Kerstin Hockmann: Angebotene Abschlussarbeiten
Impact of Mn on Fe mineralization pathways in wetland soils and sediments|
MOTIVATION: Iron (Fe) is the fourth most abundant element on the earth’s surface. Due to its redox-sensitivity and its sorption capacity for nutrients and contaminants, it plays a particularly important role in the environmental biogeochemistry of wetland soils and sediments.
In soils with a fluctuating water table, the microbial reduction of Fe(III) generates Fe(II). The produced Fe(II) may interact with the remaining solid phase, thus catalyzing the transformation of metastable Fe oxides (e.g. ferrihydrite) to stable minerals such as goethite. Interestingly, previous research has shown that the co-occurrence of manganese (Mn) in such soils appears to trigger the formation of feroxyhyte, a relatively rare Fe oxide that has been largely overlooked in the past. The factors and mechanisms driving the switch to feroxyhyte formation in the presence of Mn remain, however, elusive.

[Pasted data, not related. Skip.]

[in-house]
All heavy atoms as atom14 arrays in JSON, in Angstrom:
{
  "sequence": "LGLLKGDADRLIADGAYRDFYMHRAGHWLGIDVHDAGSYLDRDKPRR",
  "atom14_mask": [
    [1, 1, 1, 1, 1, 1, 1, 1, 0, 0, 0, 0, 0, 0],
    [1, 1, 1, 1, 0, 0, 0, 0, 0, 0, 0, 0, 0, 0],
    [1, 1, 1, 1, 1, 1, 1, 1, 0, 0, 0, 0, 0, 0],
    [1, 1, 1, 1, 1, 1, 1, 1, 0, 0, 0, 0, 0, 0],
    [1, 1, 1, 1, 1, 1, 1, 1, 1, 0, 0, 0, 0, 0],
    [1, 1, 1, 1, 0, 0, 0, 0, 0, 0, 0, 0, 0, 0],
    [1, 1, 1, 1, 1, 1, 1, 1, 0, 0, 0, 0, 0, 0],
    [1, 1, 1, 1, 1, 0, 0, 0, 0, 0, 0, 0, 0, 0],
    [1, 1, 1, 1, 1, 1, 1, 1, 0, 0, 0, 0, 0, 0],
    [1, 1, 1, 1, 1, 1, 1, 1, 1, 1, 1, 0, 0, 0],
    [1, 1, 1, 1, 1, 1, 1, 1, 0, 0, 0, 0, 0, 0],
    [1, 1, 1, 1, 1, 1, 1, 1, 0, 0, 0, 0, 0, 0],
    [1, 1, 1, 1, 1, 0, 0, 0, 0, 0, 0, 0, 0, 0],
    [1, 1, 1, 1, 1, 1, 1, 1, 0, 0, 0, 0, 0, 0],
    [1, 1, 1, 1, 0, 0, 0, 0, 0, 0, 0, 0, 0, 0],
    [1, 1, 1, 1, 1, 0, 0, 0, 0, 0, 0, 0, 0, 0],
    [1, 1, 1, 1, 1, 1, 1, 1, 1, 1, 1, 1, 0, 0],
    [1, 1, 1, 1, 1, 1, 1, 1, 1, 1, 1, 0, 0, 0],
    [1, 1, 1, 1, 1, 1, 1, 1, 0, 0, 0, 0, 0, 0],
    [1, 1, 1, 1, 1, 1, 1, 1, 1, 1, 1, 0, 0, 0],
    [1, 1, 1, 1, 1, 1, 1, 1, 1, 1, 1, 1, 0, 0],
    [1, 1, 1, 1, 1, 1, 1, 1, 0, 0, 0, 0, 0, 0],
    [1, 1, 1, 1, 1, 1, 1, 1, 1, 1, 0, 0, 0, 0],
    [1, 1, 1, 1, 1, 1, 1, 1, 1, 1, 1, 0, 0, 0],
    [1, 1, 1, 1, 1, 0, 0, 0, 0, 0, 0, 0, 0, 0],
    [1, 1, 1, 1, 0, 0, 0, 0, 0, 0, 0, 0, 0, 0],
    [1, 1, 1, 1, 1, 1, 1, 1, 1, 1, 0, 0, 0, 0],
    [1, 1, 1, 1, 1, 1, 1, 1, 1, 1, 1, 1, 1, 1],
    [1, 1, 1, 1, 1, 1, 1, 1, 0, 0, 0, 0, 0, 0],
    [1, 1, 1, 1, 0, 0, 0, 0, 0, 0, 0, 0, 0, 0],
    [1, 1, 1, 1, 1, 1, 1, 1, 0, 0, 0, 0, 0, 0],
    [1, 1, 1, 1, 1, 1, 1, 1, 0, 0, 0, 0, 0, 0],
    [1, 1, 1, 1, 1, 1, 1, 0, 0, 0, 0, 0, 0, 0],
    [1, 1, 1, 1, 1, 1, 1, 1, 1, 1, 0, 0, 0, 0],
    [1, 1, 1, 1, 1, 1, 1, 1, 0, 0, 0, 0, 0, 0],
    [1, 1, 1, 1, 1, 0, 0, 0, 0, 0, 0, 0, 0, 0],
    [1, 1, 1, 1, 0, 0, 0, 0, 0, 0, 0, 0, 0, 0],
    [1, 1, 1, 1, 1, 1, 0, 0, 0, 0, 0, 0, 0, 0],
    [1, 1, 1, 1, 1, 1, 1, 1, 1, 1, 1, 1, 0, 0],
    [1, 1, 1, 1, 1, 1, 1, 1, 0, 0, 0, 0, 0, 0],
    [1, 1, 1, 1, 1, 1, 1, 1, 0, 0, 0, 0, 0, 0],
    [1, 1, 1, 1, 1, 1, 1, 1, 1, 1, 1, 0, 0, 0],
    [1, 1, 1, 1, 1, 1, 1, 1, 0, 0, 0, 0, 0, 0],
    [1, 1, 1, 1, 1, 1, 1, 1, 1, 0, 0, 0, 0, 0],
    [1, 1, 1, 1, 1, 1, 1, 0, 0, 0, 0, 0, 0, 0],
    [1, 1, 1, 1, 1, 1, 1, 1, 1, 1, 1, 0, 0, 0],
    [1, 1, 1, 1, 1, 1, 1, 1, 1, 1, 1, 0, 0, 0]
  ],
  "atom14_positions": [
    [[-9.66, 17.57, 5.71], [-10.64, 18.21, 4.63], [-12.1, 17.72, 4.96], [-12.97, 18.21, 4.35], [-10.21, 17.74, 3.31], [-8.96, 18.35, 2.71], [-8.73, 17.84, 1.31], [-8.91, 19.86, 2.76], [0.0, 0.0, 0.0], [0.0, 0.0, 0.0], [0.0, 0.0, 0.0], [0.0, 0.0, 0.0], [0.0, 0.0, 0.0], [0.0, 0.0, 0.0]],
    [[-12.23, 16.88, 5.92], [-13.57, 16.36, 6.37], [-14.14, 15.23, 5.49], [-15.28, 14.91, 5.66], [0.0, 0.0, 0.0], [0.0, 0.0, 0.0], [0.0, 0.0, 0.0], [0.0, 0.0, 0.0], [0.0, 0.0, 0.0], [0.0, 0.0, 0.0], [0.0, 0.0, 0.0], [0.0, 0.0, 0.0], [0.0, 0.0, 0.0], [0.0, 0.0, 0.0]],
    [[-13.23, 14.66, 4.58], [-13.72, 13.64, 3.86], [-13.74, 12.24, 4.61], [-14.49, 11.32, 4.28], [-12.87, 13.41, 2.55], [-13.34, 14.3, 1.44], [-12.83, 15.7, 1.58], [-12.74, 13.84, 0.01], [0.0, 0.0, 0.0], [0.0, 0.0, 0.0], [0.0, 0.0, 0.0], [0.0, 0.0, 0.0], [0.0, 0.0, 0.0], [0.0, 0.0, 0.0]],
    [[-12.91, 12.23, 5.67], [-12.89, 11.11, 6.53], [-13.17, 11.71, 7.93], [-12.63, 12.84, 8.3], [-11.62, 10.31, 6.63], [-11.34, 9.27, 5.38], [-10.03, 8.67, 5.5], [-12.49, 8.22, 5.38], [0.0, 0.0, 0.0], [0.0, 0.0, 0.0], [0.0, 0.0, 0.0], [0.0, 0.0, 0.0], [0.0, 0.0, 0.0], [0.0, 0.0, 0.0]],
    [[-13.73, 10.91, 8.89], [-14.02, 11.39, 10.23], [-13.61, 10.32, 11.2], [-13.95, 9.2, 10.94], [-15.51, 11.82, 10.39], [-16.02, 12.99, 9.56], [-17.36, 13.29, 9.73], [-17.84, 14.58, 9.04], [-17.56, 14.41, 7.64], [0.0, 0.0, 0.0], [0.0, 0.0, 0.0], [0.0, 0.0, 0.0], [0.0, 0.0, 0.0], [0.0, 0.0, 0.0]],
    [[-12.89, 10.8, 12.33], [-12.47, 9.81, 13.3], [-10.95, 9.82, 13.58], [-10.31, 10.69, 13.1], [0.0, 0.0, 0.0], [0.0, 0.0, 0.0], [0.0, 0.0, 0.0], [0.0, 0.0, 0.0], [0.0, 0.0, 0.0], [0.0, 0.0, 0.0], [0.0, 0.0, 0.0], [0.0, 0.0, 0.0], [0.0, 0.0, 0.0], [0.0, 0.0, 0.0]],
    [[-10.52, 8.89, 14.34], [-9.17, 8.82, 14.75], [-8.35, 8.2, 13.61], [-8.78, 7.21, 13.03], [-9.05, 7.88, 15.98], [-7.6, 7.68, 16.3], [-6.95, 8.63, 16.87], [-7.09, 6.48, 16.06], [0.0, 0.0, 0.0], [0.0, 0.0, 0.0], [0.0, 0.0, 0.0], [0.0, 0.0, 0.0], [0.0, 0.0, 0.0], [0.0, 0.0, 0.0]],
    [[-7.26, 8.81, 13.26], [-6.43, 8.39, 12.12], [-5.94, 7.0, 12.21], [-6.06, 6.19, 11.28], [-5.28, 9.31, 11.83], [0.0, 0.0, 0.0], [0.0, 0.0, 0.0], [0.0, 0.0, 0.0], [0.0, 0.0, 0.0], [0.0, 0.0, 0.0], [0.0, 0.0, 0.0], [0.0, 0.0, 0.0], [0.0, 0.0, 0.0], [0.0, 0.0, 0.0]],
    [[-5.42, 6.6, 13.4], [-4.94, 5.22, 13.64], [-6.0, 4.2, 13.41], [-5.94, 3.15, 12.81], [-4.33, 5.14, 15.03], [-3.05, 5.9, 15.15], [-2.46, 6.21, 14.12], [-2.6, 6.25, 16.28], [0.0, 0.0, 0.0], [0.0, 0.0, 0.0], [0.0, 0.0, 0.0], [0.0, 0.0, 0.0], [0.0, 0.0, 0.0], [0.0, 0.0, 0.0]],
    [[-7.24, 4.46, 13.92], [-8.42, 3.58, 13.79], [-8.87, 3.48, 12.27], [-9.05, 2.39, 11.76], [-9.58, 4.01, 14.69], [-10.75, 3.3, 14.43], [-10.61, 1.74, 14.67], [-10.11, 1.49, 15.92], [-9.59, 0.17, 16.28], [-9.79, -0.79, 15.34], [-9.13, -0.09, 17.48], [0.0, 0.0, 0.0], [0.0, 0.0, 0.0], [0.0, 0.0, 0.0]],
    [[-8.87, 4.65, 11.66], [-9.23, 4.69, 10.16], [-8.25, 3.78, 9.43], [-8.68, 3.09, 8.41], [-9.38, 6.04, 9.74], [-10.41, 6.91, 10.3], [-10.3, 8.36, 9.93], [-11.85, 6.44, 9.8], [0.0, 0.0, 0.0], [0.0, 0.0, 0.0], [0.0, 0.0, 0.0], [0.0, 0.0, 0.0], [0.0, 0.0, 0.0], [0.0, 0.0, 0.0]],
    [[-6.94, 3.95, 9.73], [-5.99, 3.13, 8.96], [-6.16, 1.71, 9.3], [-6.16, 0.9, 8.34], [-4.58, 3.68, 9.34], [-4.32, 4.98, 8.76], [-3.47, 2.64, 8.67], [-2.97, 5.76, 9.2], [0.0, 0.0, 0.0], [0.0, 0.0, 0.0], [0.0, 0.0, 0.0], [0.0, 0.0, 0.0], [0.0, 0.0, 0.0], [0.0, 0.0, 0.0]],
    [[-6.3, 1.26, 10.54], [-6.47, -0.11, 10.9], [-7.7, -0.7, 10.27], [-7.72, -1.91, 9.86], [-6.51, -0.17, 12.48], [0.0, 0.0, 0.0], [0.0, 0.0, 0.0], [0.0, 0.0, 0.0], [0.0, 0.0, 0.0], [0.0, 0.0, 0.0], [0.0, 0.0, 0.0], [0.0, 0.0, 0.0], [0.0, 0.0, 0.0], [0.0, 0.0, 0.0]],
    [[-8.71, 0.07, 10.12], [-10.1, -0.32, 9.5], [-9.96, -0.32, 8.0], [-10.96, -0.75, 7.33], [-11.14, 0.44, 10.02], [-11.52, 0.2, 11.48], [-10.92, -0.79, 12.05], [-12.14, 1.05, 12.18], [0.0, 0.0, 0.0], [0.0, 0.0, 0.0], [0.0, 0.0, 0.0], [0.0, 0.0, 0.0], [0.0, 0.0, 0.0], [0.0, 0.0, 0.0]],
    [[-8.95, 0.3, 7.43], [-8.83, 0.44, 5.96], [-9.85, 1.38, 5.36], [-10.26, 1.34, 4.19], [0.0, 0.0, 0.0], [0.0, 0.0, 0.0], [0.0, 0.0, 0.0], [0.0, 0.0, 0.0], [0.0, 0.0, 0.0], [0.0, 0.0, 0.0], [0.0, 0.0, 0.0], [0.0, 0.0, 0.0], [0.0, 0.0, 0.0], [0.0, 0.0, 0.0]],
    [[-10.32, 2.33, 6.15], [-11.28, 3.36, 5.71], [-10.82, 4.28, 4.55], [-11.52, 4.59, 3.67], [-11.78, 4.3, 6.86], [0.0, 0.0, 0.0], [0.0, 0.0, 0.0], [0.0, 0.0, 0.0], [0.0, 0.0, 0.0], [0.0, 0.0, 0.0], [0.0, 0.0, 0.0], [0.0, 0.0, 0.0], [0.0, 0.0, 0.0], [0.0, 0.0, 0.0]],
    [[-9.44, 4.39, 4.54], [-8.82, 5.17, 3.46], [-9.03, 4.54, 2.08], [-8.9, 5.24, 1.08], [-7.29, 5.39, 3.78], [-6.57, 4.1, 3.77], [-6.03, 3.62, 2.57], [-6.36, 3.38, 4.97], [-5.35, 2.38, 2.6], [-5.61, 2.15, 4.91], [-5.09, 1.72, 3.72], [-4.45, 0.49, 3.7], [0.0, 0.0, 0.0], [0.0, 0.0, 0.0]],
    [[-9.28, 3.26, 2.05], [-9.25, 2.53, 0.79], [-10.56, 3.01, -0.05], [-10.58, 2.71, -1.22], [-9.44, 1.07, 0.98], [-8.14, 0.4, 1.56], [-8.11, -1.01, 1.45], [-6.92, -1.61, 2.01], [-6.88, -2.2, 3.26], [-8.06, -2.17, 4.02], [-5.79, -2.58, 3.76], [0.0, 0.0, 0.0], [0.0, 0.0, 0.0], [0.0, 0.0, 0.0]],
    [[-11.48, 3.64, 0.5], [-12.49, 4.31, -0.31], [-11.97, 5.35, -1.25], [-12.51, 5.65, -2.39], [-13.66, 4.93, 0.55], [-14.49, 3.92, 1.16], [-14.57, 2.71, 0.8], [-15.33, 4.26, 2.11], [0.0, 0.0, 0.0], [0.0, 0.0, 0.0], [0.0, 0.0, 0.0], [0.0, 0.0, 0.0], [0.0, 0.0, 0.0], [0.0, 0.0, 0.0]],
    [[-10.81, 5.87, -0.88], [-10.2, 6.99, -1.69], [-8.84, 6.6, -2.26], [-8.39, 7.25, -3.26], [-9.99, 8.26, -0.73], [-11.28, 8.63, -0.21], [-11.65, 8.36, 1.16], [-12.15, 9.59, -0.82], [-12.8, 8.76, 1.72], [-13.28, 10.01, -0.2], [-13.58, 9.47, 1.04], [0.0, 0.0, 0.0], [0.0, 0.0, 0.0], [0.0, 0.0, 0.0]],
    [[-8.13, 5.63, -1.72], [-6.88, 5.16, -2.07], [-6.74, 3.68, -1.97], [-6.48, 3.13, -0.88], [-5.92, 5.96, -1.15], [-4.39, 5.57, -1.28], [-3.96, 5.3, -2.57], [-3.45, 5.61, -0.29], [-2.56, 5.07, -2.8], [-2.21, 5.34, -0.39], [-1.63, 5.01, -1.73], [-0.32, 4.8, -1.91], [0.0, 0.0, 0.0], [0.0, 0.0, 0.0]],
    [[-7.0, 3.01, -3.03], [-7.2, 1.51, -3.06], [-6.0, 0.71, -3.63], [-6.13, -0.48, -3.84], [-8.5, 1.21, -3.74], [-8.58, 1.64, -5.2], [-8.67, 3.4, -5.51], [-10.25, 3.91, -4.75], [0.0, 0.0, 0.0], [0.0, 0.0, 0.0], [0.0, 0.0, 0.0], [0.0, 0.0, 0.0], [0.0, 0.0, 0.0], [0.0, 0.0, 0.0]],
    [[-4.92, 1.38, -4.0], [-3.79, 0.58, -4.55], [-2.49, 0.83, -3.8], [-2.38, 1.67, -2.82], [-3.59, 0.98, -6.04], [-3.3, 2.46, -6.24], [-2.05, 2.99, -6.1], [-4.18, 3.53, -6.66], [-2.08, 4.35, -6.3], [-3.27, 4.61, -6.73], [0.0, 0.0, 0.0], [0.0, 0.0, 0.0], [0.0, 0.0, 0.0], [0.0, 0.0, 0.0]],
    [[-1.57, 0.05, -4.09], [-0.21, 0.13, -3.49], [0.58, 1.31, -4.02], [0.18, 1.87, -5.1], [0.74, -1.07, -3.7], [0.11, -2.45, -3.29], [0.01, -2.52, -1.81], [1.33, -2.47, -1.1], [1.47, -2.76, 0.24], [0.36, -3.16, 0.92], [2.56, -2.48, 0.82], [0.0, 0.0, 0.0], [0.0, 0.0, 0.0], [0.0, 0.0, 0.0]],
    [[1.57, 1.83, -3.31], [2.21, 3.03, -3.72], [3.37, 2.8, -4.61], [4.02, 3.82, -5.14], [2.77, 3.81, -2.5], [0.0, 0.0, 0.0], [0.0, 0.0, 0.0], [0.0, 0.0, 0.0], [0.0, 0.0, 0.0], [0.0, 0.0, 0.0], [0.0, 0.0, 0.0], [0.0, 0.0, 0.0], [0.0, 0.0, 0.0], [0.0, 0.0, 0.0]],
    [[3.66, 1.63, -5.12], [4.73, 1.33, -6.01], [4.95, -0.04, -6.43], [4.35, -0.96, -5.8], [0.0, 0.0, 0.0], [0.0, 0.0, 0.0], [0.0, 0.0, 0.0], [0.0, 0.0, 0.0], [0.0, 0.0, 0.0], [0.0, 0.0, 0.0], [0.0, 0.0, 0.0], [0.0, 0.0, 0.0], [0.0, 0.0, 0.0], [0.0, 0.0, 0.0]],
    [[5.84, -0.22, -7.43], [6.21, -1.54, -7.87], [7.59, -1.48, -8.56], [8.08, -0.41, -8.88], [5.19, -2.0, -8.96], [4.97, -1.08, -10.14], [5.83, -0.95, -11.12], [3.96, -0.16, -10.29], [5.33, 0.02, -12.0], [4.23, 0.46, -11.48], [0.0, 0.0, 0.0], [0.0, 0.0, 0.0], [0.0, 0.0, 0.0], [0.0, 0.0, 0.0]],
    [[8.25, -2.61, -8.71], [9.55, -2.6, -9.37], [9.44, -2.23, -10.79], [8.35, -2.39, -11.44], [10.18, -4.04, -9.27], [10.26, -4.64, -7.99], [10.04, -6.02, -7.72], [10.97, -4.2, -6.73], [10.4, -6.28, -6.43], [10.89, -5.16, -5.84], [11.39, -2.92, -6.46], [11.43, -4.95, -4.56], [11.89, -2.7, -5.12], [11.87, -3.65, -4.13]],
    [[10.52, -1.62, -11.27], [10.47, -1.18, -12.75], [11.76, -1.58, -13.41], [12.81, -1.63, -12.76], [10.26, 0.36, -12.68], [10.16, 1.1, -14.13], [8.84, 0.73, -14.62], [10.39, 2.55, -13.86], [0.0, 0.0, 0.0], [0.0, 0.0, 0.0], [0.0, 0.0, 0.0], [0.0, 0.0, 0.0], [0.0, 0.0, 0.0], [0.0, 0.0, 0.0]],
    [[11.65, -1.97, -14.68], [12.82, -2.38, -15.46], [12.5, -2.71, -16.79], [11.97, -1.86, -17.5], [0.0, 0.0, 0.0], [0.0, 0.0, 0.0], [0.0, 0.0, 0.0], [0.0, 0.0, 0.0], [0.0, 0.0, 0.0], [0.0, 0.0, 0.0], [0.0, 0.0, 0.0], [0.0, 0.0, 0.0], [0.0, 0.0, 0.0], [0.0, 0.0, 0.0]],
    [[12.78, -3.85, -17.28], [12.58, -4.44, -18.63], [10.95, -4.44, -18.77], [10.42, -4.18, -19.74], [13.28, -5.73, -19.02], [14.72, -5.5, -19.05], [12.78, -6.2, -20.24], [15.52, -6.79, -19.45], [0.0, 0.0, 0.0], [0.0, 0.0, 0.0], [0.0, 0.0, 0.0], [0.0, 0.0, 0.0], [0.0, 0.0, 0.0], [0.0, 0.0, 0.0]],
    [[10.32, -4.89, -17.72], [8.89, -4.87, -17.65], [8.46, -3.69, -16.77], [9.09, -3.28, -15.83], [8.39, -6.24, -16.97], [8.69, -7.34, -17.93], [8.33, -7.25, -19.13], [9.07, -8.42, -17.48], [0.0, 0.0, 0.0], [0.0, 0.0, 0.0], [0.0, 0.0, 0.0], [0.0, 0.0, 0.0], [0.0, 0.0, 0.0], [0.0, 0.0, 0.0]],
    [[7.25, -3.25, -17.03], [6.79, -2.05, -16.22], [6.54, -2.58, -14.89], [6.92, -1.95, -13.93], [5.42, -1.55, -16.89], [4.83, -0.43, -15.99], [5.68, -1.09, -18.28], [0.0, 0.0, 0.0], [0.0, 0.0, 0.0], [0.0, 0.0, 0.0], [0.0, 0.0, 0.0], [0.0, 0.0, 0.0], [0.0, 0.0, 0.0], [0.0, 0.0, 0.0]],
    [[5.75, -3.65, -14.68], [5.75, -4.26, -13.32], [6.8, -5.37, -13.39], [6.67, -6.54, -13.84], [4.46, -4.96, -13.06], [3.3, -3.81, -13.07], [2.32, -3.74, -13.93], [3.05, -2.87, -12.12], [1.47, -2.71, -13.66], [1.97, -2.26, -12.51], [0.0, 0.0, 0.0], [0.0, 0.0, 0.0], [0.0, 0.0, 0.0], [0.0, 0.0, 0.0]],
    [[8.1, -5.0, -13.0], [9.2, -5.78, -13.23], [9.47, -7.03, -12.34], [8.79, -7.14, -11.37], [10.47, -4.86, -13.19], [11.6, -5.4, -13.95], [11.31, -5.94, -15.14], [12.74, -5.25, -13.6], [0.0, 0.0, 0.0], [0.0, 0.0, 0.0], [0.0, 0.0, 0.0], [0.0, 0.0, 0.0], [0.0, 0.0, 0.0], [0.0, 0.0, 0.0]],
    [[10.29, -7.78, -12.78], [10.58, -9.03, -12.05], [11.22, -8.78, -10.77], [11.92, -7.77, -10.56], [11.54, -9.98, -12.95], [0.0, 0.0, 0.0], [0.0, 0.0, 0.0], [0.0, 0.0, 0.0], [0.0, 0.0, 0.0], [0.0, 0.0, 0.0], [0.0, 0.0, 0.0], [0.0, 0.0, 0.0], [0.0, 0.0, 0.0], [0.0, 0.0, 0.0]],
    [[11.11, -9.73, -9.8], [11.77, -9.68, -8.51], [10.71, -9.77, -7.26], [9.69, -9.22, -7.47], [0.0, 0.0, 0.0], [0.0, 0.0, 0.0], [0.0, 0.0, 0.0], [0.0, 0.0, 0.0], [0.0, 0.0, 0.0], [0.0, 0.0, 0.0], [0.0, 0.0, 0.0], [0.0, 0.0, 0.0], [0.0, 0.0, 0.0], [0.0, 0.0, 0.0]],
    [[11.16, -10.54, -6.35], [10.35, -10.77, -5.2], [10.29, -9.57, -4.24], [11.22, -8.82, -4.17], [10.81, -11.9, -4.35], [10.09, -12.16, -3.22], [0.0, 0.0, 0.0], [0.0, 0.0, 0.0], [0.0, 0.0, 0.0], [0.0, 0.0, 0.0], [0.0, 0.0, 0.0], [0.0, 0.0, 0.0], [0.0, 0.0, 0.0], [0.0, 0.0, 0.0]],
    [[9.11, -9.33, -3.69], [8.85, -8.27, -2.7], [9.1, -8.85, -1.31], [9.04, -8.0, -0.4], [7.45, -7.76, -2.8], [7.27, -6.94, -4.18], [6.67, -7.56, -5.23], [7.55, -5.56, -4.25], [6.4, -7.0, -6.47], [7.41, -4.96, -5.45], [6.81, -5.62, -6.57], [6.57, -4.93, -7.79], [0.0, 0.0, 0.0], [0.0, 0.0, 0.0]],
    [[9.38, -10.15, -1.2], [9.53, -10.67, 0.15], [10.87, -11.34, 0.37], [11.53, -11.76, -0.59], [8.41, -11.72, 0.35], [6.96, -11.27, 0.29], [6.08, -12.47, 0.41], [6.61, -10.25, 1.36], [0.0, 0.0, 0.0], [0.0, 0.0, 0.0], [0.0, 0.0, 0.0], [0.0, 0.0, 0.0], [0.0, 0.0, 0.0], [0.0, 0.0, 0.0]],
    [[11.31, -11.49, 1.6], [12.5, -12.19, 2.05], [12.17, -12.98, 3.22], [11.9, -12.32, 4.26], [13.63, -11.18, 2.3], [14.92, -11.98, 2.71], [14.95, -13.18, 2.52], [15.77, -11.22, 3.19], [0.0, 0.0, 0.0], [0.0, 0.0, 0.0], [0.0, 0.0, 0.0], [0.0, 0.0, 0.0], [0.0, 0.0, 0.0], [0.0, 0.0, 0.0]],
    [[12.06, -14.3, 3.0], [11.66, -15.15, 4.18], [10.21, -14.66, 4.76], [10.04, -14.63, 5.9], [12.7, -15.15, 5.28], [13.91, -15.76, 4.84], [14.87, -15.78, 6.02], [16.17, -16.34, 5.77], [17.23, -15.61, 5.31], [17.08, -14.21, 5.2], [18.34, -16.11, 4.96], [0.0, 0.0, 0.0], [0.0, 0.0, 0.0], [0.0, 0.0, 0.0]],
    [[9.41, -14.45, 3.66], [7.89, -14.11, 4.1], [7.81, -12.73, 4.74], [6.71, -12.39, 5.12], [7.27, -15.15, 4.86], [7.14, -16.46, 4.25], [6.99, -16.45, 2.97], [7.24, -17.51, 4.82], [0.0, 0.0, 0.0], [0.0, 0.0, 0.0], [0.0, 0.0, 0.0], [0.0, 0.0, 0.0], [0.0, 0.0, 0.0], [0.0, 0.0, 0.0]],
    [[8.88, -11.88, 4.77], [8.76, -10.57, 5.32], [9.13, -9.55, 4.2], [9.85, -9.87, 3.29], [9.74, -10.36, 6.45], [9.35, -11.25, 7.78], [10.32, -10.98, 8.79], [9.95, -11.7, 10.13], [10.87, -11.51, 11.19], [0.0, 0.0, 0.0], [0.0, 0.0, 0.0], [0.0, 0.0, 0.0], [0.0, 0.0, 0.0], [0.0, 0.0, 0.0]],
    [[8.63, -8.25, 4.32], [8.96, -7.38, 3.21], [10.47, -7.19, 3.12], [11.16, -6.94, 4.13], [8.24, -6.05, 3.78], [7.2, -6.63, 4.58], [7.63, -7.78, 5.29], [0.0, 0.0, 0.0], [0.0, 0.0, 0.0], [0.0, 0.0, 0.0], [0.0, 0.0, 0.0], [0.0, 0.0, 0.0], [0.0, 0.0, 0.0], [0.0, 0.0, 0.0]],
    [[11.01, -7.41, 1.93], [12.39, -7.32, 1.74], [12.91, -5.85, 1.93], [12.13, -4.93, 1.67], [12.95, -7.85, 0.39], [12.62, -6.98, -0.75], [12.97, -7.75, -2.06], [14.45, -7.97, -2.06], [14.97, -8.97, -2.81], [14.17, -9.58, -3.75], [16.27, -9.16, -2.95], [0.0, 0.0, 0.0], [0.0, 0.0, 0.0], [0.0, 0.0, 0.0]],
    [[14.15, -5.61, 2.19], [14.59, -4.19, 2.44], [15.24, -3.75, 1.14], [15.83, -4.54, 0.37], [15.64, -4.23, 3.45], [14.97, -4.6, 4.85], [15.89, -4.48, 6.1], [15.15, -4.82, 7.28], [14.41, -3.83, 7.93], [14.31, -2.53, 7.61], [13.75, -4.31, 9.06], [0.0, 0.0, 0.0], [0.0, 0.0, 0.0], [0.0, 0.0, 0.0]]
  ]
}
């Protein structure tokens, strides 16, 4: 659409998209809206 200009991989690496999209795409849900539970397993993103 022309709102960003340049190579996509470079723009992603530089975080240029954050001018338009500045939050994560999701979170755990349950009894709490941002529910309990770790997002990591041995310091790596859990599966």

AIM: Using a controlled laboratory experiments and innovative analytical techniques, this project will investigate the impact of Mn on the formation of secondary Fe phases and resolve the specific structural mechanisms that control feroxyhyte formation at high Mn loadings.
WE OFFER individual supervision by enthusiastic researchers and of state-of-the-art approaches for the characterization of aqueous and solid phases (XRD, Mössbauer analysis, SEM, TEM, FTIR). You will become familiar with all practical aspects of science and learn how to design, run, analyse and present experiments that target at your research question.
YOU ARE a highly motivated student with a strong interest in experimental work in the geosciences and with passion for research. Previous experience with analytical and laboratory techniques is an asset, but no prerequisite.
If you are interested or if you need any further information, feel free to contact Dr. Kerstin Hockmann at email@example.com or visit www.kerstinhockmann.com.
Ansprechpartner: Kerstin Hockmann